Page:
Thursday, March 31, 2011

Revisiting..... Load Locks

Back in September, we discussed the topic of load locks. To review, load locks are used to secure cargo, and are telescoping bars that have ratcheting mechanisms inside, and are typically made of steel or aluminum. To set load locks into place, you telescope the bar until the ends contact the wall or the floor and the ceiling, then flip the tension handle to lock it in place.

Today, we will revisit this important topic and provide some tips that will be useful in improving or maintaining your CSA score for the Cargo-Related BASIC. To review, the Cargo-Related BASIC relates to failure to properly prevent shifting loads, spilled or dropped cargo, overloading, and unsafe handling of hazardous materials on a Commercial Motor Vehicle. Example violations are: improper load securement, cargo retention, and hazardous material handling. In refrigerated produce shipments, load locks (along with proper loading techniques) are one of the most important tools to ensure that cargo is loaded and secured properly for transport.

So, now, let’s review how to use load locks to our best advantage:

- Make sure that you have 3-6 load locks that are in good working order available.

- It is recommended that 2 load locks be placed between the floor and the ceiling on the left side of the rear pallets – this is because all vehicles on the road lean slightly to the right due to the road’s center crown, and pallets are therefore stacked slightly to the right of the trailer in order to minimize shifting.

- It is also recommended that 2 load locks be placed on the back of the rear pallets between the trailer’s walls. Remember that it is always advisable to have a minimum of 6 inches of space between the back doors and the load to allow for adequate air flow.

- Even if you don’t use your load locks on a regular basis, a monthly inspection is advised to ensure that they are operating effectively and are not rusted or otherwise broken. Don’t get you and your load locks jammed up at time of loading!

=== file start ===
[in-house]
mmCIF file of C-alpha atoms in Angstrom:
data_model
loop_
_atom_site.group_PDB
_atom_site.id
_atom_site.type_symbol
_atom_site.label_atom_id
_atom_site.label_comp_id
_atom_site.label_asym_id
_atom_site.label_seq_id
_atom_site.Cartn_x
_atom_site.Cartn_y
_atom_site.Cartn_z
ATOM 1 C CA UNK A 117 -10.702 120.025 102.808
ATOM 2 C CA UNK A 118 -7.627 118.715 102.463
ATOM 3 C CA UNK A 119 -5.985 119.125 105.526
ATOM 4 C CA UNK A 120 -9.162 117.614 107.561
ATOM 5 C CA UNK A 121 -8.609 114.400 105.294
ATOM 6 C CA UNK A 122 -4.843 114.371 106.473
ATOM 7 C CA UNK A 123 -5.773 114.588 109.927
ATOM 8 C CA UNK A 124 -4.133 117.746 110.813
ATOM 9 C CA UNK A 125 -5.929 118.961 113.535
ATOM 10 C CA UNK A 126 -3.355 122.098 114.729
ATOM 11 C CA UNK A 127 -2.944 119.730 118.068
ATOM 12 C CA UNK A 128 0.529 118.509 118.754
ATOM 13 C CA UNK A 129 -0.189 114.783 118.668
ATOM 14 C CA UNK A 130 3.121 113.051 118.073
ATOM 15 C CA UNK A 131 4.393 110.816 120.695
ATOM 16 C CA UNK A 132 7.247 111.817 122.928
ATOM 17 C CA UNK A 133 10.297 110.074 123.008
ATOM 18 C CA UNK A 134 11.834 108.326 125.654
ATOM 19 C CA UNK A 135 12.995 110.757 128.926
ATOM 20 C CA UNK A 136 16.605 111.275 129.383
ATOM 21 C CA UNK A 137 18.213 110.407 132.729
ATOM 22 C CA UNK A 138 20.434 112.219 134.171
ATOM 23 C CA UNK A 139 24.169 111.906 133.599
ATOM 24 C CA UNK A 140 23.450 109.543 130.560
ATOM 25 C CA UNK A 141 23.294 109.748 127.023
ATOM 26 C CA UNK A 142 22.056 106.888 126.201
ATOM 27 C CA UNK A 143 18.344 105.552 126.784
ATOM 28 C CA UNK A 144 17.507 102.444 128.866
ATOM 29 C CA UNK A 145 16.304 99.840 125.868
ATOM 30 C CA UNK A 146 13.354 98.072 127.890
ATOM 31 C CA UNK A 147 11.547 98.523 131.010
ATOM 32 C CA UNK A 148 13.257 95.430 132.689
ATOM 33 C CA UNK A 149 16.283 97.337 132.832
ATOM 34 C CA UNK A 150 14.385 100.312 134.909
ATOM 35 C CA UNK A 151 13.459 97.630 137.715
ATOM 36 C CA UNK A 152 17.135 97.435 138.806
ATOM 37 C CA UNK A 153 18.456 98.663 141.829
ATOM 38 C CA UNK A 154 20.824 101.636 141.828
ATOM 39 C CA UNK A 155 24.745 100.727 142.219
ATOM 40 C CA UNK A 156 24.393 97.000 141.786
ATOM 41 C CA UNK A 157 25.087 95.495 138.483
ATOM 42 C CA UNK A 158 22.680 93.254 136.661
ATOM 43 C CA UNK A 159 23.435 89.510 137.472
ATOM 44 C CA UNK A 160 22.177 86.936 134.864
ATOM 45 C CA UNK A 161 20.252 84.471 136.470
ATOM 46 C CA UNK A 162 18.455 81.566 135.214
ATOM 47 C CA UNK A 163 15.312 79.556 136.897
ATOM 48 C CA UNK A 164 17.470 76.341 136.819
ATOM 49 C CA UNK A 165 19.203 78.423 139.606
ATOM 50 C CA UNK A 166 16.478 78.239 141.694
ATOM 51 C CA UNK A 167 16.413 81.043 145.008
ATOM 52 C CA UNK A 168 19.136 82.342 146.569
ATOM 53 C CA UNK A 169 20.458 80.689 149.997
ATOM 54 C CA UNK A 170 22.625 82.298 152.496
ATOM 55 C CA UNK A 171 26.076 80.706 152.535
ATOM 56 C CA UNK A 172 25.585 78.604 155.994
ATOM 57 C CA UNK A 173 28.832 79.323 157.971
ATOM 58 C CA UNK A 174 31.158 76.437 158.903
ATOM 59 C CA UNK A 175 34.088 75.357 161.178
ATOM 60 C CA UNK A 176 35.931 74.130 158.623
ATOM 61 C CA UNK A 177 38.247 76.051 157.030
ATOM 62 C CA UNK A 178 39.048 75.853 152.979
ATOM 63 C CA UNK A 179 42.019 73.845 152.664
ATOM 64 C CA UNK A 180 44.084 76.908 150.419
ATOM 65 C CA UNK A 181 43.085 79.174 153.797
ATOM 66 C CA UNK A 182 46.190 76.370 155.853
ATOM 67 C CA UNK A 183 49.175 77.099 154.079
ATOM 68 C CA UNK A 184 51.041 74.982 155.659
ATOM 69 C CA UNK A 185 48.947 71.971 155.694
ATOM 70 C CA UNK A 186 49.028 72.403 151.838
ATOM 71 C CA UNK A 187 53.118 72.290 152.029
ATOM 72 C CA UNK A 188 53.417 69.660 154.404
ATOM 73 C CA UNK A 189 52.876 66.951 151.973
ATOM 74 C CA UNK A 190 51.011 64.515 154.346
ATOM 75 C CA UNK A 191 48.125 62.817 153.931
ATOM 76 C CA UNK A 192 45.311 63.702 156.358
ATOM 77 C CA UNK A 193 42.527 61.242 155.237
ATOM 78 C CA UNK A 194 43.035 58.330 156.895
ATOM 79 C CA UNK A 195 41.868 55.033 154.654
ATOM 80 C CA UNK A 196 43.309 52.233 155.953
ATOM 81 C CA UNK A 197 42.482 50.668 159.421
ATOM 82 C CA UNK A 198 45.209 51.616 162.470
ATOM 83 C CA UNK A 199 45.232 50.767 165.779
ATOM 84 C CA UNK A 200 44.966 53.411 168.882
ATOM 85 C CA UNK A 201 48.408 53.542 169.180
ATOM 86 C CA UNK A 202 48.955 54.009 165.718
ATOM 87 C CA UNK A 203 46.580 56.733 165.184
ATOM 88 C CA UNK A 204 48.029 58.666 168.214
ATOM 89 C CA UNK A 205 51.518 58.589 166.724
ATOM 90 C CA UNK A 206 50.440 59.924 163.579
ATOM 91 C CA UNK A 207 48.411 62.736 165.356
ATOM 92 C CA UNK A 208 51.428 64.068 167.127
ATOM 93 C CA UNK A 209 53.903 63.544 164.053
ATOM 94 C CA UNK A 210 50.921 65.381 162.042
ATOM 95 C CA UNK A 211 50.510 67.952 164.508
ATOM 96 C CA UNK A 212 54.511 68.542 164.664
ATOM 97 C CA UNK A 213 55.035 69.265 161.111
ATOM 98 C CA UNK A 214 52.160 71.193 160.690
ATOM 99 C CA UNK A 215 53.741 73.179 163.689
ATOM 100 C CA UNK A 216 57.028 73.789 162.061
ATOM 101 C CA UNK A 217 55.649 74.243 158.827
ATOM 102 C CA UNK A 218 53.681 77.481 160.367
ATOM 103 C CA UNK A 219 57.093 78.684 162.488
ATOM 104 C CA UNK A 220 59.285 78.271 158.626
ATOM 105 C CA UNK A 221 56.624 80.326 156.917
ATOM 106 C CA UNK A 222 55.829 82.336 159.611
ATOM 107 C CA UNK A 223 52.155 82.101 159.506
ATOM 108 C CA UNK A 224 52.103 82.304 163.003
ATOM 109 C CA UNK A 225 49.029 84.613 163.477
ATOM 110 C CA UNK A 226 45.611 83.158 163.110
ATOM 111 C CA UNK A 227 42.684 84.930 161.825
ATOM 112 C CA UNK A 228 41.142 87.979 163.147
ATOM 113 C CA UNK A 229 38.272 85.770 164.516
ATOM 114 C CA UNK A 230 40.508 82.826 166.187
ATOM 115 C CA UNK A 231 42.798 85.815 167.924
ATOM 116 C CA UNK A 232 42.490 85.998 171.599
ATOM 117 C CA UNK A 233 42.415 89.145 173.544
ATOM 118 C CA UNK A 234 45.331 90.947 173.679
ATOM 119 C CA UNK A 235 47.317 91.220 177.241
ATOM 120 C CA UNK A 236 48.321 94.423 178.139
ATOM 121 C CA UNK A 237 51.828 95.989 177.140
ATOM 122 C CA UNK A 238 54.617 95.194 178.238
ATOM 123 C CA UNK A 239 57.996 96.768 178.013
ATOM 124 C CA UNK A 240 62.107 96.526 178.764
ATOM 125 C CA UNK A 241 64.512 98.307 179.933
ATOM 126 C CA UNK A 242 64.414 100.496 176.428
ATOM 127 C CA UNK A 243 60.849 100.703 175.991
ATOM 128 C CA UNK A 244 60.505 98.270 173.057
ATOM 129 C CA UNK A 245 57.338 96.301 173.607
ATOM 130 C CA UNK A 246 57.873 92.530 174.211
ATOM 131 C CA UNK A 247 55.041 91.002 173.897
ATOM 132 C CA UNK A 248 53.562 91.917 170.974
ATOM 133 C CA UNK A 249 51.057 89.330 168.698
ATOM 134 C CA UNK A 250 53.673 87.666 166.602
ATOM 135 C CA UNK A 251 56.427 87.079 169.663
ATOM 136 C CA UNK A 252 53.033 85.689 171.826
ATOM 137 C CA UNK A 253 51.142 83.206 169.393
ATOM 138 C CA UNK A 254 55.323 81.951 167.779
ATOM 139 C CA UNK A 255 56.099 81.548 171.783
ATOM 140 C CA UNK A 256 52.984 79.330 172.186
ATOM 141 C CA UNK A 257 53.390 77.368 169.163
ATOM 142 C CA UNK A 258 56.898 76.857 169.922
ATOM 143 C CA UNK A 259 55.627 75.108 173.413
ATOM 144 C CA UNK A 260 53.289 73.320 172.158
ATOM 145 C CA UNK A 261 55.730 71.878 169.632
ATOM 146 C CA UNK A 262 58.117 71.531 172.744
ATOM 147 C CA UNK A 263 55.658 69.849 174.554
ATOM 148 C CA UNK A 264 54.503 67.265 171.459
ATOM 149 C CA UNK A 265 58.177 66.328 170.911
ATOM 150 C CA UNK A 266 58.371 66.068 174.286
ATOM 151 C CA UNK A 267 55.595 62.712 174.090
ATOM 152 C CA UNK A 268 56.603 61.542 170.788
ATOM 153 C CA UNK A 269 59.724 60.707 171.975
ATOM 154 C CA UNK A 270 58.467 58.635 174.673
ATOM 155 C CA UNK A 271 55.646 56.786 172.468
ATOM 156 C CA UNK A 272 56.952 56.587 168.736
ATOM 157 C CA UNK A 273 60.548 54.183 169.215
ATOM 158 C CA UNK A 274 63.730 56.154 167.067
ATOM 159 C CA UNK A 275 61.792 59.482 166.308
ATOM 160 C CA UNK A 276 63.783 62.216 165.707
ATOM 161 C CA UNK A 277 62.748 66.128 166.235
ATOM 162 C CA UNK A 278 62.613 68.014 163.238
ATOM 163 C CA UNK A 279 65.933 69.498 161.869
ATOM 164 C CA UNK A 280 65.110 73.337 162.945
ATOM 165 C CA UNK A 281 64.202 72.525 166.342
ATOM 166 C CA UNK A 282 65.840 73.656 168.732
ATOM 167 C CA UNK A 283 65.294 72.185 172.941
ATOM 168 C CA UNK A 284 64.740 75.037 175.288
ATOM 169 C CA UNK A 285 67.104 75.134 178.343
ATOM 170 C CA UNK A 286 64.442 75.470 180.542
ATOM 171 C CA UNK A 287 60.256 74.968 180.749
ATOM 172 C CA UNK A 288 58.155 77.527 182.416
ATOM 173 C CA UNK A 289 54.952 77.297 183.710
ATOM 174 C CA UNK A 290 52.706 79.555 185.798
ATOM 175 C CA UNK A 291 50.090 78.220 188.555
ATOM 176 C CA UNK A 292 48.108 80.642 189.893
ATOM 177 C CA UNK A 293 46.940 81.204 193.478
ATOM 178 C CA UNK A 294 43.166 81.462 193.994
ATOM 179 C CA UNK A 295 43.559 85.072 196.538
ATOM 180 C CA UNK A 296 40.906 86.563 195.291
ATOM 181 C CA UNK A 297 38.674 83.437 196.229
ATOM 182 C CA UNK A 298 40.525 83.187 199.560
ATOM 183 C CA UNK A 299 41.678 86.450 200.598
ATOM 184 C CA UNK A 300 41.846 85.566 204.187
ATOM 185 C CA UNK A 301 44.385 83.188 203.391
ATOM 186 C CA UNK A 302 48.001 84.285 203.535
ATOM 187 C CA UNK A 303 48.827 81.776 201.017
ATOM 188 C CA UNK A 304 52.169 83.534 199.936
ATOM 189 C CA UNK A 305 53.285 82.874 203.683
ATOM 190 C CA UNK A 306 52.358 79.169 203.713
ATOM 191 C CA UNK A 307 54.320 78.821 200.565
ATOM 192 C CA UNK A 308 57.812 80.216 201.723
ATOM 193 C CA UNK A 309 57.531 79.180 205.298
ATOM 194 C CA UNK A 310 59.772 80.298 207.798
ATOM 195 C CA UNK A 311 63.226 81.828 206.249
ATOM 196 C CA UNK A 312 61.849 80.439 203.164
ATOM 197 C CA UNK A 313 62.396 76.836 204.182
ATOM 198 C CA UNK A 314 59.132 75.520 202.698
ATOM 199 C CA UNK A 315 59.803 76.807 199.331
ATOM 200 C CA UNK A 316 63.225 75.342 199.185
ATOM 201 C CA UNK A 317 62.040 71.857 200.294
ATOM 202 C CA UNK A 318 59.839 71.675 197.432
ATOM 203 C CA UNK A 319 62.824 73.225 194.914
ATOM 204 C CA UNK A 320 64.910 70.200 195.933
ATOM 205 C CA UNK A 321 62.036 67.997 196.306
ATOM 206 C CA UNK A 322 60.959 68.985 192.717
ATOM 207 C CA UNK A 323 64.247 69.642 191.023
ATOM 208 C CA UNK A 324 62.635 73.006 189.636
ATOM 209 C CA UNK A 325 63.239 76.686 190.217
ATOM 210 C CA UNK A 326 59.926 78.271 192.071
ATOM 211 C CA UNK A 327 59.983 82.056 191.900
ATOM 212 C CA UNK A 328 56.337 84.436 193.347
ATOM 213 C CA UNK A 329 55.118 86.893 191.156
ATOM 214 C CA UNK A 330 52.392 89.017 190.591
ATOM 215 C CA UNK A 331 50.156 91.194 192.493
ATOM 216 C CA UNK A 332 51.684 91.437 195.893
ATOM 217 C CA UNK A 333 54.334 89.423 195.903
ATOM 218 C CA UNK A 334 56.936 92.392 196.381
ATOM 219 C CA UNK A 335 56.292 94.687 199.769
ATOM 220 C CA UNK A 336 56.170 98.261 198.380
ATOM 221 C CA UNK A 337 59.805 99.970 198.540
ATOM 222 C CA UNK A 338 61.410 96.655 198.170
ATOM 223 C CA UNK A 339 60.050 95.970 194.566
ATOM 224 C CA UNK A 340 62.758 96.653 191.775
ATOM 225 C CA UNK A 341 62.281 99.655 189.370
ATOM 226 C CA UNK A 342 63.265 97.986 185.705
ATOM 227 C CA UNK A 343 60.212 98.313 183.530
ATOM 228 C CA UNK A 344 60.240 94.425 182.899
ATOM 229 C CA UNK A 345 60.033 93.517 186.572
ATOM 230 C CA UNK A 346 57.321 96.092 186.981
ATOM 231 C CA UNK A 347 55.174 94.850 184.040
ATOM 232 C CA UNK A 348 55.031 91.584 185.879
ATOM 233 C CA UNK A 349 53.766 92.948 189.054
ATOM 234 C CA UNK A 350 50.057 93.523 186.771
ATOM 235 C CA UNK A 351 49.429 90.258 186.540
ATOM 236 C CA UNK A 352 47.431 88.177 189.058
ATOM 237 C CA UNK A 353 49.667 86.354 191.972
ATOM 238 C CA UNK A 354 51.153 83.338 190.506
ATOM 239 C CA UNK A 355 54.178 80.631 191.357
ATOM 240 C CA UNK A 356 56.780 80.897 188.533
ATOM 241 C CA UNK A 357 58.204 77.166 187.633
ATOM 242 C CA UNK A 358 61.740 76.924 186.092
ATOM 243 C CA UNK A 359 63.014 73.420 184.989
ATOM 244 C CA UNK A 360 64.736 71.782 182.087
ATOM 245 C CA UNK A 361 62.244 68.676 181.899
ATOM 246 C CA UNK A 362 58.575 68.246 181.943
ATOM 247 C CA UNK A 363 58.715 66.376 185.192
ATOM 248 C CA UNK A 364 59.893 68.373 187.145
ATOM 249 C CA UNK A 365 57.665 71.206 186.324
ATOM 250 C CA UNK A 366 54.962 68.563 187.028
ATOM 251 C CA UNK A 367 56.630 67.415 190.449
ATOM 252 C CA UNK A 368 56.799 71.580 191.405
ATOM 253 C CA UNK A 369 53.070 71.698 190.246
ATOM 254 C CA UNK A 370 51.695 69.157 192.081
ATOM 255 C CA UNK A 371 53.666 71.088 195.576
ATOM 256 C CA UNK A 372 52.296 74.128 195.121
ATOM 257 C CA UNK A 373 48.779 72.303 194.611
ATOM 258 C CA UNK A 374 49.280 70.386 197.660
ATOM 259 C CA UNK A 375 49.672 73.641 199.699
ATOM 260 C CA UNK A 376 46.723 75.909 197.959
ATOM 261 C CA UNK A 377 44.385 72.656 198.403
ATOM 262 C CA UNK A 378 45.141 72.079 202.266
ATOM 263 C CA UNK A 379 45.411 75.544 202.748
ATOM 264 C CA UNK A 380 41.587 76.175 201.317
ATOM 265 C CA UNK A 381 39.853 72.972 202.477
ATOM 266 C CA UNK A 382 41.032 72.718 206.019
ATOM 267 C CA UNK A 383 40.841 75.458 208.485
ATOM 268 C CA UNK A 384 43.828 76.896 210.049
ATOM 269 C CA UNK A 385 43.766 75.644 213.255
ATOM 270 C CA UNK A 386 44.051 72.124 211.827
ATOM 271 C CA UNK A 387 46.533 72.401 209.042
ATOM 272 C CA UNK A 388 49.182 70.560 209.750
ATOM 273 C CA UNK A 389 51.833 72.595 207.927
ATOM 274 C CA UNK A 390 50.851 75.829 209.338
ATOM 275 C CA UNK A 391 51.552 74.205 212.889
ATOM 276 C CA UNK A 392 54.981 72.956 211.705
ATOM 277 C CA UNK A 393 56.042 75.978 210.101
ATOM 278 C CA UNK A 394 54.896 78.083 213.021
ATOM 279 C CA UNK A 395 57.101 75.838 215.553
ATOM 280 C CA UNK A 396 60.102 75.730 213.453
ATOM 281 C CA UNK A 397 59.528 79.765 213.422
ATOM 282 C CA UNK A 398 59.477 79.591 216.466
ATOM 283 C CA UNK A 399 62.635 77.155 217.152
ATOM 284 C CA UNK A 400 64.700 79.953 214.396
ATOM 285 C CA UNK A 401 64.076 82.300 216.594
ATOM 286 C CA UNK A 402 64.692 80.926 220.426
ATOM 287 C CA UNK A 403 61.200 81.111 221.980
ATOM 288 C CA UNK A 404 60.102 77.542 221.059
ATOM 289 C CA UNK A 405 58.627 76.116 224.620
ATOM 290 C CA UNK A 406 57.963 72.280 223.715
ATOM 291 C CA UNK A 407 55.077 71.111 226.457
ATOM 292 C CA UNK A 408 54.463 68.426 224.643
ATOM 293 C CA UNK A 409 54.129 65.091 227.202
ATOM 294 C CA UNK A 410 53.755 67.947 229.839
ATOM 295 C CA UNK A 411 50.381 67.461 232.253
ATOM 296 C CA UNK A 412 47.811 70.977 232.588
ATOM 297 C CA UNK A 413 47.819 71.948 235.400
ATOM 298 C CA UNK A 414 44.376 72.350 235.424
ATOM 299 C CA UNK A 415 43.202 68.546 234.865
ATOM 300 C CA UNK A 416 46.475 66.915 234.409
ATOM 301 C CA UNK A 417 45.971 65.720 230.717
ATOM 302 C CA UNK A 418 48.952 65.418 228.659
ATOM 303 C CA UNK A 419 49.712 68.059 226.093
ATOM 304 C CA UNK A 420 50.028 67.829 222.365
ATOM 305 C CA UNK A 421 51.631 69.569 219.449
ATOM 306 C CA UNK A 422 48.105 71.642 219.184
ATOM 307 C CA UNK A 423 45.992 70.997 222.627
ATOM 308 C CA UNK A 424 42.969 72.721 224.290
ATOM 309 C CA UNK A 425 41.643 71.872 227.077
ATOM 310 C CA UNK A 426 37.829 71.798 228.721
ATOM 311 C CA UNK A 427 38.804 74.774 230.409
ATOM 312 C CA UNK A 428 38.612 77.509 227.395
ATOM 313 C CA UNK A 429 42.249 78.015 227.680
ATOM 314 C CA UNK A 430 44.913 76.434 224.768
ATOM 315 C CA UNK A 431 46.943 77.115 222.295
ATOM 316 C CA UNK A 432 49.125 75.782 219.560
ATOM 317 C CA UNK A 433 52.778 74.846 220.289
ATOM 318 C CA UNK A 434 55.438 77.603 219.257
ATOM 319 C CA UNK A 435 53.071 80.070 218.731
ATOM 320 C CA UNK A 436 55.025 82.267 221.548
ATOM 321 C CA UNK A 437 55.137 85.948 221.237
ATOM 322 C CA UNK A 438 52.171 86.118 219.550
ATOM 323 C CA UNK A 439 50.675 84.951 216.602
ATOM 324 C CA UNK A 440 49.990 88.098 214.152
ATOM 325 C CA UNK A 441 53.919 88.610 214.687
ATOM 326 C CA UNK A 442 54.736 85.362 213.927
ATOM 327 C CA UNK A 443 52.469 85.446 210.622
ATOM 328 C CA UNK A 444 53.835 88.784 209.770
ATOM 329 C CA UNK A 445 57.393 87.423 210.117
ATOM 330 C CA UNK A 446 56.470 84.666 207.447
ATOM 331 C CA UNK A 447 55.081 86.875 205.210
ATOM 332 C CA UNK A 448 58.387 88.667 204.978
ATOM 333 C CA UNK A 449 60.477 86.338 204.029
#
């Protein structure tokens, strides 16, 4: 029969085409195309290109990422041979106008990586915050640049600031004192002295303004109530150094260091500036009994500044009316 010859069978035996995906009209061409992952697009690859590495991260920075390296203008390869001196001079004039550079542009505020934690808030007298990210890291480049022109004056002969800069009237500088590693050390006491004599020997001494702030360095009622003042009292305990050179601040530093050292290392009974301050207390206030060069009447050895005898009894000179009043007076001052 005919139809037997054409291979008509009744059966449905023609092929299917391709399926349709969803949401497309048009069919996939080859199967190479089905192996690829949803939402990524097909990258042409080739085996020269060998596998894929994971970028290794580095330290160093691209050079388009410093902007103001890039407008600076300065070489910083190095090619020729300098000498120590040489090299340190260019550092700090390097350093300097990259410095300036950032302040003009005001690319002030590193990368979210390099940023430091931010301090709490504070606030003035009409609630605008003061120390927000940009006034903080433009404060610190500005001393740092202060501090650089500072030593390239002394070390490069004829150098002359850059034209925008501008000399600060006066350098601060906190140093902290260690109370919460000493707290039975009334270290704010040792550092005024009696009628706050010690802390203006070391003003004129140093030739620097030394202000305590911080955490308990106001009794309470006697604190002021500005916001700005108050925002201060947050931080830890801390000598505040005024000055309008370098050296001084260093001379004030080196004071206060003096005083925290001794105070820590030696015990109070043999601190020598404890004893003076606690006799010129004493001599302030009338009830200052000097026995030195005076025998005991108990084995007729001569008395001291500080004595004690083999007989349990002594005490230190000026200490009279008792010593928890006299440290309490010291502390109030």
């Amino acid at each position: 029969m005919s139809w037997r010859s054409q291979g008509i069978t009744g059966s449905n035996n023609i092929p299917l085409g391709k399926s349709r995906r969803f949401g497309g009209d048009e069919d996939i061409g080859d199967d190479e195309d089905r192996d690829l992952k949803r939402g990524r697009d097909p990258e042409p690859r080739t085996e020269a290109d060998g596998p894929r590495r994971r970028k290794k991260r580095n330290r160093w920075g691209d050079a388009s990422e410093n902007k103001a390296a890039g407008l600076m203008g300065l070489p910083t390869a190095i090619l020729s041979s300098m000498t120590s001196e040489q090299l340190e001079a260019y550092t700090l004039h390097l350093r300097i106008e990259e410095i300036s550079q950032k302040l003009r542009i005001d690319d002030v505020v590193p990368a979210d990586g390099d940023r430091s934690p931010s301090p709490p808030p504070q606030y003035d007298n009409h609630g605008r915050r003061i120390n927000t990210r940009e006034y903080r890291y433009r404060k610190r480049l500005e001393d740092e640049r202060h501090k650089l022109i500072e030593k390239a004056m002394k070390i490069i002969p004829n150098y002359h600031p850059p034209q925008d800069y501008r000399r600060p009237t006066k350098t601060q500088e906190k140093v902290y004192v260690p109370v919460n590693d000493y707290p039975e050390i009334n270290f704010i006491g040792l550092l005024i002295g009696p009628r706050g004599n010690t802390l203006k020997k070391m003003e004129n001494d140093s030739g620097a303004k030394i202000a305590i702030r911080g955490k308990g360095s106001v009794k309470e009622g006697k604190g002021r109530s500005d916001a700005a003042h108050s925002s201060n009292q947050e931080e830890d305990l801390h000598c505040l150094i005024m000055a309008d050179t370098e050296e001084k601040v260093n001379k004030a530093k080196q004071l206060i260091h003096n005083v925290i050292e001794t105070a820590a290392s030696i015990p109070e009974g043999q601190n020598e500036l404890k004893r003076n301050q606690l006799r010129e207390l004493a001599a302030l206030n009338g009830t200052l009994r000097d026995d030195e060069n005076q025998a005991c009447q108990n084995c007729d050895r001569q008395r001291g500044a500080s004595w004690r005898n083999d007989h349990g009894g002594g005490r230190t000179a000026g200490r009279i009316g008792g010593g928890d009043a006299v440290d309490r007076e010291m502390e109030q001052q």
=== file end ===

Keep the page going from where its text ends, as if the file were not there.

Improperly positioned freight can not only affect your BASIC score in the Cargo-Related area, but can also result in damages have the potential to cause a significant loss of value to the load, and consequently, the potential for additional costs. So, the moral here (once again) is be prepared; prevention is always the best way!

Share your tips for using load locks with us!!!!

Thursday, March 24, 2011

Carrier Loading Tip - Do the Math and Show Your Work

When it comes to loading, one of the best ways to protect yourself as a driver is to observe the loading of your trailer, for not only for product quality and condition, but also for quantity.

Here are some tips on how to keep track of what is being loaded in your trailer:

- If you are not sure of how many pallets/cases are supposed to be loaded on your trailer, call UWC immediately and we will provide you with this information. Remember, you can always reach us, toll free 24/7: 1.877.273.7400!!

- Carry a small notepad with you, that will help you keep track of the # of pallets/cases that are going on the trailer (this is the do your math part!).

- Compare the Bill of Lading with the UWC load sheet, and with what is actually being loaded on the trailer – any discrepancies - either with product description or count - must be communicated to UWC and written on the BOL (this is the show your work part!). Writing any issues/discrepancies down on the BOL is one of the best ways to protect yourself against any issues that may arise upon delivery.

- If you do not have access to the loading dock, you must write “SHIPPER LOAD AND COUNT” on your BOL. The same goes here for delivery – if there is no access to the receiving dock, record “RECIEVER UNLOAD AND COUNT” – this helps indicate that the work done at these points was by someone other than yourself. These are key!!!

We all know how hard it is to make your case when all you have as proof is your words; documentation is key in this industry!!! These tips will surely help you on your way to successful loading practices; for more, take a look at UWC’s Carrier Loading Guidelines. Do you have any more counting tips or experiences to share?

Thursday, March 17, 2011

How it works - Refrigerated Trailers - Part II

In a post back in February, we introduced the topic of how refer units work that outlined some facts what will help us better understand and clarify their operation.

This lead us to ask the question, exactly how do reefer units work? So, we did some research to find some more technical explanations.

As a review, the idea of refrigeration is to remove heat, and thus, maintain temperature of products; refrigeration systems are closed, and have many parts that assist in helping the unit maintain temperature. The major parts are: